A simple and effective method to form metallic nanoparticles onto composites made up of organic polymers and layered inorganic ion exchangers as fillers.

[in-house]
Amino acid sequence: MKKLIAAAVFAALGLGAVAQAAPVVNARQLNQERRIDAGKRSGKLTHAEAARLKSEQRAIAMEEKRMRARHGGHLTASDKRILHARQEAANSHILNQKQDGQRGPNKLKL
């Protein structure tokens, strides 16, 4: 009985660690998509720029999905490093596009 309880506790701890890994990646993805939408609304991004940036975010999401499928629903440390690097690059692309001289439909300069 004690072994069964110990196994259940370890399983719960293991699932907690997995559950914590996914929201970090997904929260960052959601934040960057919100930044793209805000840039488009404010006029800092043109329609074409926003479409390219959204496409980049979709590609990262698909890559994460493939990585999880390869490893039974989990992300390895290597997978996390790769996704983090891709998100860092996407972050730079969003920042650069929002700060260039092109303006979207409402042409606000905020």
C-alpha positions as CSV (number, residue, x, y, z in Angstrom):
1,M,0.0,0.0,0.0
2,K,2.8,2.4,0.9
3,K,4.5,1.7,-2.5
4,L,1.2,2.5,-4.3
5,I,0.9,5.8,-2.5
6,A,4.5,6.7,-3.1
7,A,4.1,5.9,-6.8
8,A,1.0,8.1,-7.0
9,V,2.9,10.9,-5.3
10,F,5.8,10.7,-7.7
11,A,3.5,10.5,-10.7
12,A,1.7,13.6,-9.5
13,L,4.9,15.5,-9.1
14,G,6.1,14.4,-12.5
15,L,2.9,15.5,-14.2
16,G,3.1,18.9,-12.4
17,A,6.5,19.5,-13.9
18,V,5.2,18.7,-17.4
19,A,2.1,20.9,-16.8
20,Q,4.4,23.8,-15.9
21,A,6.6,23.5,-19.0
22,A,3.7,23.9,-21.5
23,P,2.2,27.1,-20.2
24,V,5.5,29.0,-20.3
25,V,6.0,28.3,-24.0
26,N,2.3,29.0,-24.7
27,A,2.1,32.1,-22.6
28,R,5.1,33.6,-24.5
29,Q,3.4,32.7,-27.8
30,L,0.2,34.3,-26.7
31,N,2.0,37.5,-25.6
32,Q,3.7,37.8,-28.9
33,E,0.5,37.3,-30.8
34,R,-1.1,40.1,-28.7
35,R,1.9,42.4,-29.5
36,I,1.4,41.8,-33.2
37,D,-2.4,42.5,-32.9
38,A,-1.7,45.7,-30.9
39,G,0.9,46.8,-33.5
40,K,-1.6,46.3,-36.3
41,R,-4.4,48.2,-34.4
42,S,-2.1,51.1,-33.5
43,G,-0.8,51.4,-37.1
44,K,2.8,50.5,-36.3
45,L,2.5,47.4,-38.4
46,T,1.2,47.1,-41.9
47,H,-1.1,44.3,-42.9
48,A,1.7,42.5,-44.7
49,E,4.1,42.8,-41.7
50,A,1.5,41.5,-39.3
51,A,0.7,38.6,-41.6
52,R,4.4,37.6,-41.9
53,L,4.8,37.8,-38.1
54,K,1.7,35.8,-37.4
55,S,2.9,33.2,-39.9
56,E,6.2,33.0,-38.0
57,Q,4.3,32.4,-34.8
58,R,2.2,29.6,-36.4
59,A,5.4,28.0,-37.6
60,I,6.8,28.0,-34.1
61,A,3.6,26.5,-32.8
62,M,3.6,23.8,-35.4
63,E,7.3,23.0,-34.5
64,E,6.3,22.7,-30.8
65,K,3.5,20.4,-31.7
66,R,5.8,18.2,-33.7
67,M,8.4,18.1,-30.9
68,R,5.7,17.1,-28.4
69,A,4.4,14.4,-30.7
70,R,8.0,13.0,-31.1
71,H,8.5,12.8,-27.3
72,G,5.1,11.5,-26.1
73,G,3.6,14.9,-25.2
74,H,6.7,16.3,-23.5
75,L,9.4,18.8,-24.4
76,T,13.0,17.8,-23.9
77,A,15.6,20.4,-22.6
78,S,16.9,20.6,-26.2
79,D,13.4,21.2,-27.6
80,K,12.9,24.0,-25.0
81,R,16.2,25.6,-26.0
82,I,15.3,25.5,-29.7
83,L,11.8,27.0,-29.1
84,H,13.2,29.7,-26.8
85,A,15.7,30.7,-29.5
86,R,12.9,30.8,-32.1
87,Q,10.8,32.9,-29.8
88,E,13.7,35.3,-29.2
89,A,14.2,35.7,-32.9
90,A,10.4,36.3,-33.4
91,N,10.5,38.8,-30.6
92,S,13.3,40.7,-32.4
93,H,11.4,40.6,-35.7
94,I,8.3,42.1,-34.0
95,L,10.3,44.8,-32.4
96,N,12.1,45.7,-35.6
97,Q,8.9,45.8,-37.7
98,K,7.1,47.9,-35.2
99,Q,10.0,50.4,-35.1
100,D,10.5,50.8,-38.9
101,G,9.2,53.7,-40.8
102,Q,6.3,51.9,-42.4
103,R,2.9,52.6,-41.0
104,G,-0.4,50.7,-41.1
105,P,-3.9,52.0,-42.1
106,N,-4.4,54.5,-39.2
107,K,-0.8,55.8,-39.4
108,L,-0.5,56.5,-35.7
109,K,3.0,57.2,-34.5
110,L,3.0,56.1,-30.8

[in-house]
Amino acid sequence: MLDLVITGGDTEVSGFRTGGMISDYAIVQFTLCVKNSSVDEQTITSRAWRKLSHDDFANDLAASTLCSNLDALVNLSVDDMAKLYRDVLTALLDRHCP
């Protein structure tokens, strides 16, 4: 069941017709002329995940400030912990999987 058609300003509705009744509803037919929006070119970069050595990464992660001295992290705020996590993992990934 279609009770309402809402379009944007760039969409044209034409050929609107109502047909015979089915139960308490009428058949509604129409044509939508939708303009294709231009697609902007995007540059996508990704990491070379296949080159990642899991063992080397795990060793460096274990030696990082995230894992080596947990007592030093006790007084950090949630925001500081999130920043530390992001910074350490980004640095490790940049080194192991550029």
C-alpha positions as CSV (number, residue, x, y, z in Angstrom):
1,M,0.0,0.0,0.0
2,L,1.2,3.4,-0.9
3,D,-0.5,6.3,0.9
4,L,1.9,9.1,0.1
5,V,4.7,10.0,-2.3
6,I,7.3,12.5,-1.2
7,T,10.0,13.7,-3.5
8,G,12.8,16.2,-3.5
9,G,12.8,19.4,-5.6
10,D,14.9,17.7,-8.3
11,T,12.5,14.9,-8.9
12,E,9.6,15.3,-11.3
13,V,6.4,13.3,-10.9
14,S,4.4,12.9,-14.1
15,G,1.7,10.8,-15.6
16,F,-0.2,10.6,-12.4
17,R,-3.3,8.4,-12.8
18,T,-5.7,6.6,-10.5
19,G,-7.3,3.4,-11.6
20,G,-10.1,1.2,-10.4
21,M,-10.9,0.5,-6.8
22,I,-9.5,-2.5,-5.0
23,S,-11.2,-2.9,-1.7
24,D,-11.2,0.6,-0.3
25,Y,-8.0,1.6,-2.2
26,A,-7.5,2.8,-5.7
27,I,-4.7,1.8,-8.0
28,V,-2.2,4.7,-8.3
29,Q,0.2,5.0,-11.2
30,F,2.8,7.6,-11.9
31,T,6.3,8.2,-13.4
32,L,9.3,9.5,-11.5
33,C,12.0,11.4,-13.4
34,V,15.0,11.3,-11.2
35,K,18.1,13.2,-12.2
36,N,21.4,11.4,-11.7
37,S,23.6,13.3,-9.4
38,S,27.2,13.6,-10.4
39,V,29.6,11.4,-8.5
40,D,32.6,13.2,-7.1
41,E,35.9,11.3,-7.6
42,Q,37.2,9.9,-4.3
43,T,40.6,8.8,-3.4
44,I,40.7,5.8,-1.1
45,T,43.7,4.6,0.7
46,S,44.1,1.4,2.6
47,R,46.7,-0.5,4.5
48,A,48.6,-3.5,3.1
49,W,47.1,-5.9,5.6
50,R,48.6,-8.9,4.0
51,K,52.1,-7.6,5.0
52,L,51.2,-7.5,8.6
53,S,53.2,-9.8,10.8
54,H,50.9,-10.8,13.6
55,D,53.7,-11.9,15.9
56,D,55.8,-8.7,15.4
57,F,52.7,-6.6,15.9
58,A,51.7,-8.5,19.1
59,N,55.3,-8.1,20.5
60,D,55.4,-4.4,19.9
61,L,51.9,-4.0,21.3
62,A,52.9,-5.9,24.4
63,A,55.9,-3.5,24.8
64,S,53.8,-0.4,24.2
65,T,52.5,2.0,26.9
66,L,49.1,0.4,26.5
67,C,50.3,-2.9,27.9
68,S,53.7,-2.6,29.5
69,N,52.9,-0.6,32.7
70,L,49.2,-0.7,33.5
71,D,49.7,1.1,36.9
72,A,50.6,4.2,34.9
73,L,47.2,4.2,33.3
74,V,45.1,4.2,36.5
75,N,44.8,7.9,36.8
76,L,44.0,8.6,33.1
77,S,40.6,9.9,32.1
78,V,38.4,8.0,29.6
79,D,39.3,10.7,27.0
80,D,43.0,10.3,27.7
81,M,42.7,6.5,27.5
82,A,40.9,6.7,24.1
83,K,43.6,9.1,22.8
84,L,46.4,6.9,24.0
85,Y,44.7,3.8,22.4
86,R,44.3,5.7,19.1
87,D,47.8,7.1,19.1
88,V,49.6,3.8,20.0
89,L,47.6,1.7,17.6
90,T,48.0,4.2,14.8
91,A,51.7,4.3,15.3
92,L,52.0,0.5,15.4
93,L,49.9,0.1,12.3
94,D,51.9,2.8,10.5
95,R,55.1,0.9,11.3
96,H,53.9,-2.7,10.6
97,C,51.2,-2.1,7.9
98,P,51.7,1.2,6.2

ABSTRACT A new easy method for the preparation of polymeric nanocomposites supporting metal nanoparticles is presented. The method concerns the use of a layered inorganic ion exchanger converted in the proper metallic form and exfoliated to act as filler of organic polymers with twofold aim of obtaining a composite (or nanocomposite) and to have metal ions that can be suitably reduced with a proper reducing agent to form metal nanoparticles. This strategy has been applied to the system polyvinylidene fluoride (PVDF) filled with layered a-zirconium phosphate in copper form. Several physical techniques (X-ray powder diffraction, atomic force microscopy, high resolution transmission electron microscopy) have been used to characterize the Cu-nanoparticles, whose dimensions range from 5 to 200 nm for those placed inside or on the surface of the polymeric matrix respectively, depending on the dispersion degree of the inorganic filler. The method is simple and can be used for different polymeric matrices and/or metal ions in order to produce metal/polymer systems with promising technological application.